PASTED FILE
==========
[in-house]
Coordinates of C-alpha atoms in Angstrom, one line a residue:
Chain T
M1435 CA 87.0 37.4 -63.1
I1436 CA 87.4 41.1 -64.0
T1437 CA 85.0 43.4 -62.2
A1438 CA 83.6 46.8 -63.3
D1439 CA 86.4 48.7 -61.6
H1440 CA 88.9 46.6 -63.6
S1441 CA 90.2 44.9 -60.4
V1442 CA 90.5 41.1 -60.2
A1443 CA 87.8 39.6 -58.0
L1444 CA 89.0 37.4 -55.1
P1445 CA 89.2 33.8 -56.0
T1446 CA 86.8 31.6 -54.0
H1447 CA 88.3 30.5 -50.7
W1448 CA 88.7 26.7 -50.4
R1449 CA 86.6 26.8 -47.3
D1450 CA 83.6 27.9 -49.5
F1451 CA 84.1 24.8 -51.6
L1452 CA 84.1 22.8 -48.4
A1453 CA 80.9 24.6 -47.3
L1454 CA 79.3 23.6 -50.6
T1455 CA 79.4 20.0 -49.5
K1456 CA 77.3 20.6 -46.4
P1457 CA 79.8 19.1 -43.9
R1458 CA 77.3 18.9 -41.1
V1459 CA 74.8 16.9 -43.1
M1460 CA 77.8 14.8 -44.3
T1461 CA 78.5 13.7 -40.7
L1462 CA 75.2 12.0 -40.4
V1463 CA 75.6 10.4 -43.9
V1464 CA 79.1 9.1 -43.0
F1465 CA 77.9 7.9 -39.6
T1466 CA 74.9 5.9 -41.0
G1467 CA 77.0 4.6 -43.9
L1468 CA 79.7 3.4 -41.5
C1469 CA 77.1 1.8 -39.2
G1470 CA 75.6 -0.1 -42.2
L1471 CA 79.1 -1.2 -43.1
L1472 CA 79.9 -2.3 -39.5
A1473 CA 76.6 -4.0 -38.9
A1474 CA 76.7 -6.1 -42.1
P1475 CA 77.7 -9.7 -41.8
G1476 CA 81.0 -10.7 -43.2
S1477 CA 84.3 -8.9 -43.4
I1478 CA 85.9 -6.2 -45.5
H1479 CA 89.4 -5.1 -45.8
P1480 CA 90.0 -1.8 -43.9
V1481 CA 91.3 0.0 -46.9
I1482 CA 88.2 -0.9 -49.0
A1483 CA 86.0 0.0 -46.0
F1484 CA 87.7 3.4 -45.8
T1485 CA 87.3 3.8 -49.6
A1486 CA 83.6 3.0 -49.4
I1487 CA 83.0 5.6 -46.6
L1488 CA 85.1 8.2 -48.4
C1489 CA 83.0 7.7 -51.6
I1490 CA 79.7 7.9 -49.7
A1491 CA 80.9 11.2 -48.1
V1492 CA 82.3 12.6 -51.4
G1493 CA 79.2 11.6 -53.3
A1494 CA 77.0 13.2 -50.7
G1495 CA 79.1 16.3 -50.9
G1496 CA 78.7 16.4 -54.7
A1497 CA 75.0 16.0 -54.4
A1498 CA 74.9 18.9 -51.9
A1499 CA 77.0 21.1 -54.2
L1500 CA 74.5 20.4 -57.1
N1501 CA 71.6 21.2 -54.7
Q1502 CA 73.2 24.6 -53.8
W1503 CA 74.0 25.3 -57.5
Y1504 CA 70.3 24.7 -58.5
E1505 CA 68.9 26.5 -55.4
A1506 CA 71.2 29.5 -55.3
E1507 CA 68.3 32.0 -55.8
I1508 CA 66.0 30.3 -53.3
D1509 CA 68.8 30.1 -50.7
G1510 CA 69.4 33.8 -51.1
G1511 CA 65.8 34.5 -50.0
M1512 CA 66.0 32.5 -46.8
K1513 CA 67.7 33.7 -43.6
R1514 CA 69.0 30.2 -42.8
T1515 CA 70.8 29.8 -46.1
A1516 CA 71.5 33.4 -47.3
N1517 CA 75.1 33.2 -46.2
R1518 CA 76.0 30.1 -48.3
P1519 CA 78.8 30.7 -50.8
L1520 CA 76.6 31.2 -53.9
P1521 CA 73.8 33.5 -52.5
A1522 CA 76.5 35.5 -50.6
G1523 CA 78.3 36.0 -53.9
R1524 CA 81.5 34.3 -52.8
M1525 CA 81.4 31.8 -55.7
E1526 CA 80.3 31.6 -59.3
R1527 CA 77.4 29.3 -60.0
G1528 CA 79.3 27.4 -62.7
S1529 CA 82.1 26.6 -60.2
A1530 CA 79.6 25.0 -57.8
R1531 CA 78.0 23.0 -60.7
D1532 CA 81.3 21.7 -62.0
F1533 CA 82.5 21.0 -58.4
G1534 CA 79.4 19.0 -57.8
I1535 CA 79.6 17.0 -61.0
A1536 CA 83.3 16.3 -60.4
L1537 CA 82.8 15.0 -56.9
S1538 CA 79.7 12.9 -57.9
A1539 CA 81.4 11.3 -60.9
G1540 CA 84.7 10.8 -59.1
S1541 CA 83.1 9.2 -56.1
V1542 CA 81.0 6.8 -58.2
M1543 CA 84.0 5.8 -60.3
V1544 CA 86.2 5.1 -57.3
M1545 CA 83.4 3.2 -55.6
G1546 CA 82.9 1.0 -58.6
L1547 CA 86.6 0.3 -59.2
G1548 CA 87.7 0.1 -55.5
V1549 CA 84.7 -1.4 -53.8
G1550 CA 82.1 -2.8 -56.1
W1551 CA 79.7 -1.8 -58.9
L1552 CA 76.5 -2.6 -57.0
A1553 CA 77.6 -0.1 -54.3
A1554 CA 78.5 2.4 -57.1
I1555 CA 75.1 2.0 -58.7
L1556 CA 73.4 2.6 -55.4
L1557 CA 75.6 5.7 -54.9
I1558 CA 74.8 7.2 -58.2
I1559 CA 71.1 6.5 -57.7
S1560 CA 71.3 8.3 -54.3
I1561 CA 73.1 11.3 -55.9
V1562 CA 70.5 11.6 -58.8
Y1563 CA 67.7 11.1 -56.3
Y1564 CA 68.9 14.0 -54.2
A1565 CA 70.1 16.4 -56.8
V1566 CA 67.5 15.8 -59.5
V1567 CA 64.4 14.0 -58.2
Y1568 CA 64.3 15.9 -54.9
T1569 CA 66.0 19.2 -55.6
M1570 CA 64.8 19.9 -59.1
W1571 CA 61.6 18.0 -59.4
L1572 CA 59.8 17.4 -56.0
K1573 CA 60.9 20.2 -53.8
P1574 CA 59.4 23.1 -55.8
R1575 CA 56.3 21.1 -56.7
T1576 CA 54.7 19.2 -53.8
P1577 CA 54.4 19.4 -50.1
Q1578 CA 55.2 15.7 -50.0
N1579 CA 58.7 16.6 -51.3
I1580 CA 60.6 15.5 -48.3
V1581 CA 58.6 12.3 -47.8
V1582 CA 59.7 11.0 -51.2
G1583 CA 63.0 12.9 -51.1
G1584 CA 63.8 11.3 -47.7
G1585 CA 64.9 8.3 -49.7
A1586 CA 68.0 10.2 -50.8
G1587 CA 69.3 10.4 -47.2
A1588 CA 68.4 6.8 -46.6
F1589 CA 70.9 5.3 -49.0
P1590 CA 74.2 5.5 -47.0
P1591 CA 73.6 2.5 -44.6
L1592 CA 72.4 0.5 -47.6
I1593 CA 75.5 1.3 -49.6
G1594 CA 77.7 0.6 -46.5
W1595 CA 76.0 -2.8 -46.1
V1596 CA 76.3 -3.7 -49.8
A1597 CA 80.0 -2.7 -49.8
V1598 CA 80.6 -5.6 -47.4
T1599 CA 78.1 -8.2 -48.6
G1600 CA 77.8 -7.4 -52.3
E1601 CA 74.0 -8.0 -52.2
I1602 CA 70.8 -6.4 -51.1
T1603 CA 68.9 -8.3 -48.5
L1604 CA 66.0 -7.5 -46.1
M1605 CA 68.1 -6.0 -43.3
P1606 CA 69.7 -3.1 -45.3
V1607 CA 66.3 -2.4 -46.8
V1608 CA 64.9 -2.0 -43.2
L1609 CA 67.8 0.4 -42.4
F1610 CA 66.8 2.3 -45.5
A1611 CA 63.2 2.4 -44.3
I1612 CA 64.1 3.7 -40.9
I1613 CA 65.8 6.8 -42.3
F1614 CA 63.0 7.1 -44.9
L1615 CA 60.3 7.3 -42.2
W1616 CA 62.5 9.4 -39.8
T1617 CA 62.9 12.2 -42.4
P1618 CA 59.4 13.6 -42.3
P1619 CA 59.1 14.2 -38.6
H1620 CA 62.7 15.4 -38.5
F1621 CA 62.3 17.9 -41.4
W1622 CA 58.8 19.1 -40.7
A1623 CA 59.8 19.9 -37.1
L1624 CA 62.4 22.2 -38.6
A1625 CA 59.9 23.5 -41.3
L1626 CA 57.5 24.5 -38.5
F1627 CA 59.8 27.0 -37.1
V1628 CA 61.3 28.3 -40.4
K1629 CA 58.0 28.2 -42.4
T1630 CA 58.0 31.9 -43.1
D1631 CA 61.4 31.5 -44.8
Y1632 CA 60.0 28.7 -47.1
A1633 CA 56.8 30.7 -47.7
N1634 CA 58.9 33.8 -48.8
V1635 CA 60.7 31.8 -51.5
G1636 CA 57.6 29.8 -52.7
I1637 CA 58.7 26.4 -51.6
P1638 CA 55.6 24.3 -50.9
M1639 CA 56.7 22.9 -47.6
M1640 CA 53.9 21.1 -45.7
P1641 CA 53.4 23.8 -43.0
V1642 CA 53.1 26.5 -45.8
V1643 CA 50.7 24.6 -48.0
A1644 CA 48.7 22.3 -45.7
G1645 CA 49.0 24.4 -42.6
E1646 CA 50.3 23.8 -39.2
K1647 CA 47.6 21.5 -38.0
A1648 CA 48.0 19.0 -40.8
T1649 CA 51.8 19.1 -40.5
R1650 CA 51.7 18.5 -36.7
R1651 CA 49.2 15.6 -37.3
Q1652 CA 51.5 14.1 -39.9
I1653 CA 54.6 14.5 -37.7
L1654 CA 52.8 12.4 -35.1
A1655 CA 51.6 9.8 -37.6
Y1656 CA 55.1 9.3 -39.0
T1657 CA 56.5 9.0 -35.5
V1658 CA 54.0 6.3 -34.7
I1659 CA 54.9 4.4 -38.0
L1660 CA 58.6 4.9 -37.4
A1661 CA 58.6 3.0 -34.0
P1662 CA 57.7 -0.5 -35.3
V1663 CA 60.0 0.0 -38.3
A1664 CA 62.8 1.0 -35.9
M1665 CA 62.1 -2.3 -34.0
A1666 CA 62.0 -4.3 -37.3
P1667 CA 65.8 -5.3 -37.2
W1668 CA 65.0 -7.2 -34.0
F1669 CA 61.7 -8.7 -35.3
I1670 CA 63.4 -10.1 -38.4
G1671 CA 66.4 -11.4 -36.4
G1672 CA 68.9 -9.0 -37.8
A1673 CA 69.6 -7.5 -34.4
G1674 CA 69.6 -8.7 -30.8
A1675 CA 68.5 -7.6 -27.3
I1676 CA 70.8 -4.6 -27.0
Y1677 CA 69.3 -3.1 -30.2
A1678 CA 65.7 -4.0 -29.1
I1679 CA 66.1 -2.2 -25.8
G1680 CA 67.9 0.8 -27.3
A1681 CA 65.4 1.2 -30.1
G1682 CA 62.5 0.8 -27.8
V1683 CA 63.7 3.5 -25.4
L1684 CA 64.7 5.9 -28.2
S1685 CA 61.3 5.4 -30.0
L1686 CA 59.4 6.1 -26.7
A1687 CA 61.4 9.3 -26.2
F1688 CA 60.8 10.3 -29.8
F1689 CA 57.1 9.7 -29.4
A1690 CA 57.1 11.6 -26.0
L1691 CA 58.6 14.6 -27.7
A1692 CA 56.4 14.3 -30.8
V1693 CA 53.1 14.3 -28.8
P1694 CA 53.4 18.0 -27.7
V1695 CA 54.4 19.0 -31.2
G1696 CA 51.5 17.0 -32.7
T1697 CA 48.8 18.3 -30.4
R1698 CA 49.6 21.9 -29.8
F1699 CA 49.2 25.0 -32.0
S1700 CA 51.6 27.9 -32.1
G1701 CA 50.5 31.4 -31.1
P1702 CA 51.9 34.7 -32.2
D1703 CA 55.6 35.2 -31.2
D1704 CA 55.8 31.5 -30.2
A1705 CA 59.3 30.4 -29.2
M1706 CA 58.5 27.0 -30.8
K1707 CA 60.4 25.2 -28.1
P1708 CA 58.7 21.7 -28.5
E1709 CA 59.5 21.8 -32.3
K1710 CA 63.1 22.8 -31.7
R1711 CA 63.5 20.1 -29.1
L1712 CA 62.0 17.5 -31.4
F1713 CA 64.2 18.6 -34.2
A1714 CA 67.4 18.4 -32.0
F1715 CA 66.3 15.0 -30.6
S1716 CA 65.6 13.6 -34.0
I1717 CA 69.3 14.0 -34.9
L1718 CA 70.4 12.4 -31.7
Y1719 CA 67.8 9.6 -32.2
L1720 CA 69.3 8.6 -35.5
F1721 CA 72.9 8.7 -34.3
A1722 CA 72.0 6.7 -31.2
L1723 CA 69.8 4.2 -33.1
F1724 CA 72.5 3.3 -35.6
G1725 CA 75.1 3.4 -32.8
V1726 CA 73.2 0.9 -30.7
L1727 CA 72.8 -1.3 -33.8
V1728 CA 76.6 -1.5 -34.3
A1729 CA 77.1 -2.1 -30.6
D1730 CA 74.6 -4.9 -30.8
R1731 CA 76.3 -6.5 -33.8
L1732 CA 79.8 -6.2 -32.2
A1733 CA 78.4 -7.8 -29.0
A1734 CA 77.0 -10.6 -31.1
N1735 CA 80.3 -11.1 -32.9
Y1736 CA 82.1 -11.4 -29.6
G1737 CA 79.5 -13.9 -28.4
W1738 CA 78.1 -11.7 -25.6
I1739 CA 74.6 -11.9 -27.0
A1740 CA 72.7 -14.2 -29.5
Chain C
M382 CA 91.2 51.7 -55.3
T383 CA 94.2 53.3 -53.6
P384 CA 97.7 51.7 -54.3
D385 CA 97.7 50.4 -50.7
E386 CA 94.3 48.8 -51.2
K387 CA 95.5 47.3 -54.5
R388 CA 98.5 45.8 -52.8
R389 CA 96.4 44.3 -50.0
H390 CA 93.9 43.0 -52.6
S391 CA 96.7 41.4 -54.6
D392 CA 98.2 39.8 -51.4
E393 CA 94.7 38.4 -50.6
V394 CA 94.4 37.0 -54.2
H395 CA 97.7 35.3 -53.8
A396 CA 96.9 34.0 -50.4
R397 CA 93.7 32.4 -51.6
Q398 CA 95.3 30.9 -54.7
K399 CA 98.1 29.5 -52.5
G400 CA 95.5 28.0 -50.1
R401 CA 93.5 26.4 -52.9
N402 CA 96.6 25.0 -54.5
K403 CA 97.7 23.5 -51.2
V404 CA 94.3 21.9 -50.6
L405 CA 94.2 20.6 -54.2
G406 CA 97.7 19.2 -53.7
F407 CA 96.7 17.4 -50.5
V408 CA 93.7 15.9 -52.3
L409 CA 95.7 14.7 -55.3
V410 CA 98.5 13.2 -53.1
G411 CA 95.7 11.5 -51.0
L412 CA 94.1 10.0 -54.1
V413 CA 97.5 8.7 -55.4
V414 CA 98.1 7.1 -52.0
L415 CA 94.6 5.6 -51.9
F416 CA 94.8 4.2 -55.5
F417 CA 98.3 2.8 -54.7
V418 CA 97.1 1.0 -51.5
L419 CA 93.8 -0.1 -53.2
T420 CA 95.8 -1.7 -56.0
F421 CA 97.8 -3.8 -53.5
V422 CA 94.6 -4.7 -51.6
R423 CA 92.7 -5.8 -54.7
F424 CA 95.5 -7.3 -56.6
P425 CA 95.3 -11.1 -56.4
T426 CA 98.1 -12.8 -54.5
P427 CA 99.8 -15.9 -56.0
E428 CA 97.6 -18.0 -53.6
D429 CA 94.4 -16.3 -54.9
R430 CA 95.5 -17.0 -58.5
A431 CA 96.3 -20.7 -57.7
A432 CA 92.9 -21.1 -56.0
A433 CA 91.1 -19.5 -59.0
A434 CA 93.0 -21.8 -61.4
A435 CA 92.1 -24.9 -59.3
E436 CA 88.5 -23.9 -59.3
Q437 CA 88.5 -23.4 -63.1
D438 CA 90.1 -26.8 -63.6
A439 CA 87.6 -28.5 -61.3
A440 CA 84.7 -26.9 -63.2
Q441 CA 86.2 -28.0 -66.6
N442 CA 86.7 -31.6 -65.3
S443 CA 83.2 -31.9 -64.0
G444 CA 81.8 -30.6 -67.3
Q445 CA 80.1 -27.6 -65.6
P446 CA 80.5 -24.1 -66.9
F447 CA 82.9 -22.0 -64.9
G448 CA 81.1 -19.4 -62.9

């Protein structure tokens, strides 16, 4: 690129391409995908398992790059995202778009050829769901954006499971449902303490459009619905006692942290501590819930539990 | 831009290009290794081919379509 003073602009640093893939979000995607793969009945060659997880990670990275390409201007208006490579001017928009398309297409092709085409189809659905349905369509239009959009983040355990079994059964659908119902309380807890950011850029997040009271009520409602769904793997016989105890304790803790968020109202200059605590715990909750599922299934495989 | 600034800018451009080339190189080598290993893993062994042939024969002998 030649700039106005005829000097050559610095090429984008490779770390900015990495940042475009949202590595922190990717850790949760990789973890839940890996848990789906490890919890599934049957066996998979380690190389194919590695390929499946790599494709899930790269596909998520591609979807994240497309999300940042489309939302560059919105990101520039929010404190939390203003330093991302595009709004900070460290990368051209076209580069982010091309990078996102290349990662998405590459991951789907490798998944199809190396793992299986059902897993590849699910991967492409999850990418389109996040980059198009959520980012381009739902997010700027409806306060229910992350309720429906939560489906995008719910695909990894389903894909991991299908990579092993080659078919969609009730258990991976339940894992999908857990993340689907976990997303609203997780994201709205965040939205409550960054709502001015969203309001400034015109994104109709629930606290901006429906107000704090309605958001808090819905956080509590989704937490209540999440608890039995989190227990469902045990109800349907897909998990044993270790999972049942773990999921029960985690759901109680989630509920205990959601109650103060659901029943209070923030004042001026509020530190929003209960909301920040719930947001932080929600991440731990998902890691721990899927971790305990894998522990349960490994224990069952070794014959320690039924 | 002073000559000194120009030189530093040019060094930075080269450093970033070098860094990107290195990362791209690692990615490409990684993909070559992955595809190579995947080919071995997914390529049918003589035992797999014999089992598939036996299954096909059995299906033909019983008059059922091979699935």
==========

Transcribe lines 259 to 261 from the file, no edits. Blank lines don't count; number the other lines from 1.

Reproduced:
A1690 CA 57.1 11.6 -26.0
L1691 CA 58.6 14.6 -27.7
A1692 CA 56.4 14.3 -30.8